solid state recording

Hey all;

Check this out Flash memory.

How sweet is it gonna be when we are recording direct to RAM with no HD seek or access time?

Currently, hard drive sustained write speeds are considerably higher than flash. Regardless, flash sustained write speeds are fast enough for all but high-end studio-level multi-channel audio. If I can believe a quick Google survey, typical speeds are 9MB/sec, fast enough to record nearly 32 tracks at 24b/96kb/sec.

But seek and access times aren’t really an issue because that’s what buffering is for. Note that buffers for disk writing don’t affect latency. And hard drive sustained transfer rates are plenty fast for multichannel audio. So, while using flash is a cool idea, it won’t improve DAW performance. If you have performance problems it’s not due to disk drive sustained transfer rates or seek time (unless you have a badly fragmented hard drive). If you have performance issues or dropouts, the cause lies elsewhere. People talk about SATA drives and RAID technology for DAWs, but it’s not the faster hard drives that matter – it’s more robust software.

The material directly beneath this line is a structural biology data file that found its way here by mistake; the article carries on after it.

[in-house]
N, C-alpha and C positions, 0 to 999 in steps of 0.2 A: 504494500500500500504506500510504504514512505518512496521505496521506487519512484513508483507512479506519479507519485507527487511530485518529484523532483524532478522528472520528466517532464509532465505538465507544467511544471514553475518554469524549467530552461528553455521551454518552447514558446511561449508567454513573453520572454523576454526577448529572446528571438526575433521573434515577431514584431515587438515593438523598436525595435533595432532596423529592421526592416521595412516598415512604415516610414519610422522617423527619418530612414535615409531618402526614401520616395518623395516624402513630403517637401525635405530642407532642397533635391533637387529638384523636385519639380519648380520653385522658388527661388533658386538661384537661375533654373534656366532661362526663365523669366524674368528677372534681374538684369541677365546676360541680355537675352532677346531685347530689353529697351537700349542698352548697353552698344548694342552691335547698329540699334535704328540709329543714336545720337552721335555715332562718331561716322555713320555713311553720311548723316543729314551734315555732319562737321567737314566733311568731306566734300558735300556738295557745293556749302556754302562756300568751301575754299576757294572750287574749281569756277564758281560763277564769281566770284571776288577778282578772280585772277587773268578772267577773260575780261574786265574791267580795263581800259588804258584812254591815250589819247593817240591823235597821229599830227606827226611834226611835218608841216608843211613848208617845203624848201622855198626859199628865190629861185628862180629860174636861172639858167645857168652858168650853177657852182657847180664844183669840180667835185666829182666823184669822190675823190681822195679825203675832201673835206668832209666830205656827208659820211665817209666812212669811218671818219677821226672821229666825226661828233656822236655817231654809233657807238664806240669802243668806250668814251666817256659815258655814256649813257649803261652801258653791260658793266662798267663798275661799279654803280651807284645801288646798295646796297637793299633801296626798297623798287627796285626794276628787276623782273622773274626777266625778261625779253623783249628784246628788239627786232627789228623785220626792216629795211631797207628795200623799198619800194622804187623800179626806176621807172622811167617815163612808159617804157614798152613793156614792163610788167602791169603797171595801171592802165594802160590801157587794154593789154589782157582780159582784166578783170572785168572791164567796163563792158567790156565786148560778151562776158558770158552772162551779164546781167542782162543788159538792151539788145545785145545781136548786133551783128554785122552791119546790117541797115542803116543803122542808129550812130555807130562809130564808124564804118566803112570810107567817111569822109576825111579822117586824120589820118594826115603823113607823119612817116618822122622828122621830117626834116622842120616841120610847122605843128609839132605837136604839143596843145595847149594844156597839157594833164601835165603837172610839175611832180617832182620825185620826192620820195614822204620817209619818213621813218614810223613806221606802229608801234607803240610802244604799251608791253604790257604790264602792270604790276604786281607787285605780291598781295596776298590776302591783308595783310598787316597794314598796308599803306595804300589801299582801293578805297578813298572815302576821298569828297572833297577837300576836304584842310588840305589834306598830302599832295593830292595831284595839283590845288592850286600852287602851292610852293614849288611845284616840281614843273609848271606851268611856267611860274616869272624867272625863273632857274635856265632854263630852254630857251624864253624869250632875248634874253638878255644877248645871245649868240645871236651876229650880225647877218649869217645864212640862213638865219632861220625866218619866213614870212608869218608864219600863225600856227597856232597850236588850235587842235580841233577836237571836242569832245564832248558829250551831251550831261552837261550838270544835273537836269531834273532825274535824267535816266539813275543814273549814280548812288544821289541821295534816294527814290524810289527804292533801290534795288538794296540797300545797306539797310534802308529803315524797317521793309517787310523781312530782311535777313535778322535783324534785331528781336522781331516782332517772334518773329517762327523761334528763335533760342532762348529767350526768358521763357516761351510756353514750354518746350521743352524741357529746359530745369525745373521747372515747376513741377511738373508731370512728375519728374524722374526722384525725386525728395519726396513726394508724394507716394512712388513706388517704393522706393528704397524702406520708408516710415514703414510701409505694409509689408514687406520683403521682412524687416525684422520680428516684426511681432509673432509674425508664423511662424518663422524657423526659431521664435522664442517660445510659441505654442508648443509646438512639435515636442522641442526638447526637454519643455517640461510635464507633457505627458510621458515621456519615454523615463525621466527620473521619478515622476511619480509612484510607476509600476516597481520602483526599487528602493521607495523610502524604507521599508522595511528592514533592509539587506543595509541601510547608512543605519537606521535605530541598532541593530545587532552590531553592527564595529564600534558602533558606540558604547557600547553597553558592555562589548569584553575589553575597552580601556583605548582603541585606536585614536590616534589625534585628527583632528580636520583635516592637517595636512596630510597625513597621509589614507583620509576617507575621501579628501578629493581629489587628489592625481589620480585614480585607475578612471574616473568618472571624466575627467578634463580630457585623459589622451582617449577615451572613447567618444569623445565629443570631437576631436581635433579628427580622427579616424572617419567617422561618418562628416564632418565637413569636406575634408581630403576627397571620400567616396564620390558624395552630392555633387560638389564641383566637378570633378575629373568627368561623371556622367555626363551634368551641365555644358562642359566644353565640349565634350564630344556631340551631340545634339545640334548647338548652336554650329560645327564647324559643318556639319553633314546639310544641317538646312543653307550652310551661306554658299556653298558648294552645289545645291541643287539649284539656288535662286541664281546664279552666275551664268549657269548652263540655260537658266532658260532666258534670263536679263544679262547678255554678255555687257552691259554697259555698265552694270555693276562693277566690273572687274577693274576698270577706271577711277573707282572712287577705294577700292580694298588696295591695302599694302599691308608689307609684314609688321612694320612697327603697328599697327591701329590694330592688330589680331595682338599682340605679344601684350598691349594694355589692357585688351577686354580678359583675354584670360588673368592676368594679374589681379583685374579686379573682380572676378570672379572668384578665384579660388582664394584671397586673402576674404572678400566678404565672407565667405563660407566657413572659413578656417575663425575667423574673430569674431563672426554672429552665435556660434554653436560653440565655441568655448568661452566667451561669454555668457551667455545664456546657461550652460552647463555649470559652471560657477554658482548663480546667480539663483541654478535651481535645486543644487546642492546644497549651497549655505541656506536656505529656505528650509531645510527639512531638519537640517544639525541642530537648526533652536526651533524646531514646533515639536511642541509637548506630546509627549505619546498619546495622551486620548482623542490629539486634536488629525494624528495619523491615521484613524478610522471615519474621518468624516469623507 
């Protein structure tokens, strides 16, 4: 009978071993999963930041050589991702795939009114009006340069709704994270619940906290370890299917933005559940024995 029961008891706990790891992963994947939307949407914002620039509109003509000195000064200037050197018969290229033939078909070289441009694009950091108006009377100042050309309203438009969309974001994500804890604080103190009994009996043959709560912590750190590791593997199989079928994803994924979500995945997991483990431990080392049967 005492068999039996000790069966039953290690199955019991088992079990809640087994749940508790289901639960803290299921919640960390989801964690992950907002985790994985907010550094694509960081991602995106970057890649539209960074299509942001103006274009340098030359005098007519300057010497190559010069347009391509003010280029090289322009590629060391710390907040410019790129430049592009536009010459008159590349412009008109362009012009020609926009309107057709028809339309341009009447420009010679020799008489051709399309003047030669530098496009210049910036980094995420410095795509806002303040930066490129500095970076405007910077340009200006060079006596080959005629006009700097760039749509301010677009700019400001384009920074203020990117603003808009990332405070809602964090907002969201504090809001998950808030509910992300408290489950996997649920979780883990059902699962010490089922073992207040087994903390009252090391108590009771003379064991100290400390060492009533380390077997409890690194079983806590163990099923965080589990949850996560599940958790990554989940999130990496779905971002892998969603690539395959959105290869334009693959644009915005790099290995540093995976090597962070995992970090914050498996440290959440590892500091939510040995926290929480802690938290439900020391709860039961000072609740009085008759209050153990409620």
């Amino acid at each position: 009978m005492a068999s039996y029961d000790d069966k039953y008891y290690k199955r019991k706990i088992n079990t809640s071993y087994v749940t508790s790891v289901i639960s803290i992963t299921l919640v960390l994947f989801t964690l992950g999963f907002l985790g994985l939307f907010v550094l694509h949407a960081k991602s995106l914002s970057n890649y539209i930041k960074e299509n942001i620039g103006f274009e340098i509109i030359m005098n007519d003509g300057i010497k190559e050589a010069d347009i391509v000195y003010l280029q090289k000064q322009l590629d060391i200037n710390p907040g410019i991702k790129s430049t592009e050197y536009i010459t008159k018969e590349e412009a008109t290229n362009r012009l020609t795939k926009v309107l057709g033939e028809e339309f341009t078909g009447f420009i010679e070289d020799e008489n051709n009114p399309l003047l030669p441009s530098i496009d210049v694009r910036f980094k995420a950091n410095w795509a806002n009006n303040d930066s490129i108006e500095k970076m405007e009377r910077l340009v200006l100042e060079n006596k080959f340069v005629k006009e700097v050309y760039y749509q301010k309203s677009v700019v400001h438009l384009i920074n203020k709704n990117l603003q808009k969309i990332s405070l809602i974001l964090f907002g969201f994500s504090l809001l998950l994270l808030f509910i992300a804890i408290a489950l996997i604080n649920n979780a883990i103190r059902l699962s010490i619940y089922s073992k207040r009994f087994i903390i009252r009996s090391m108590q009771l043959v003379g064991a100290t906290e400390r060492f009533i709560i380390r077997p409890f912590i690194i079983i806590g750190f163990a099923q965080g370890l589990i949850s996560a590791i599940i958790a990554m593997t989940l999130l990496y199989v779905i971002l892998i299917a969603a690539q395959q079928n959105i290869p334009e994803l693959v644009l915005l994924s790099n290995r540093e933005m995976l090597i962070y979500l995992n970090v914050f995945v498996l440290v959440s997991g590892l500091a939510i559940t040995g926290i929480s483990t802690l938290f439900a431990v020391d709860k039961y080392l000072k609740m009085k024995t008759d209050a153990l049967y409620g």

The IBM T20 laptop I had 4 years ago, with a 700 mHz CPU and 4500 RPM hard drive, benchmarked at 10MB/sec sustained write speeds – about the same as current flash offerings. If your DAW’s hard drive can’t leave that in the dust, then you got scalped!

Note that my rough figures above are misleading because raw sustained rates are generally measured by writing one file, and for multichannel audio we’re writing one file per track. To find out how many tracks your computer can support, try DskBench. Unless it’s been updated, that program assumes mono 16b/44.1kHz tracks, but gives a good indication of sustained transfer speeds depending on the number of files written at once for various buffer sizes.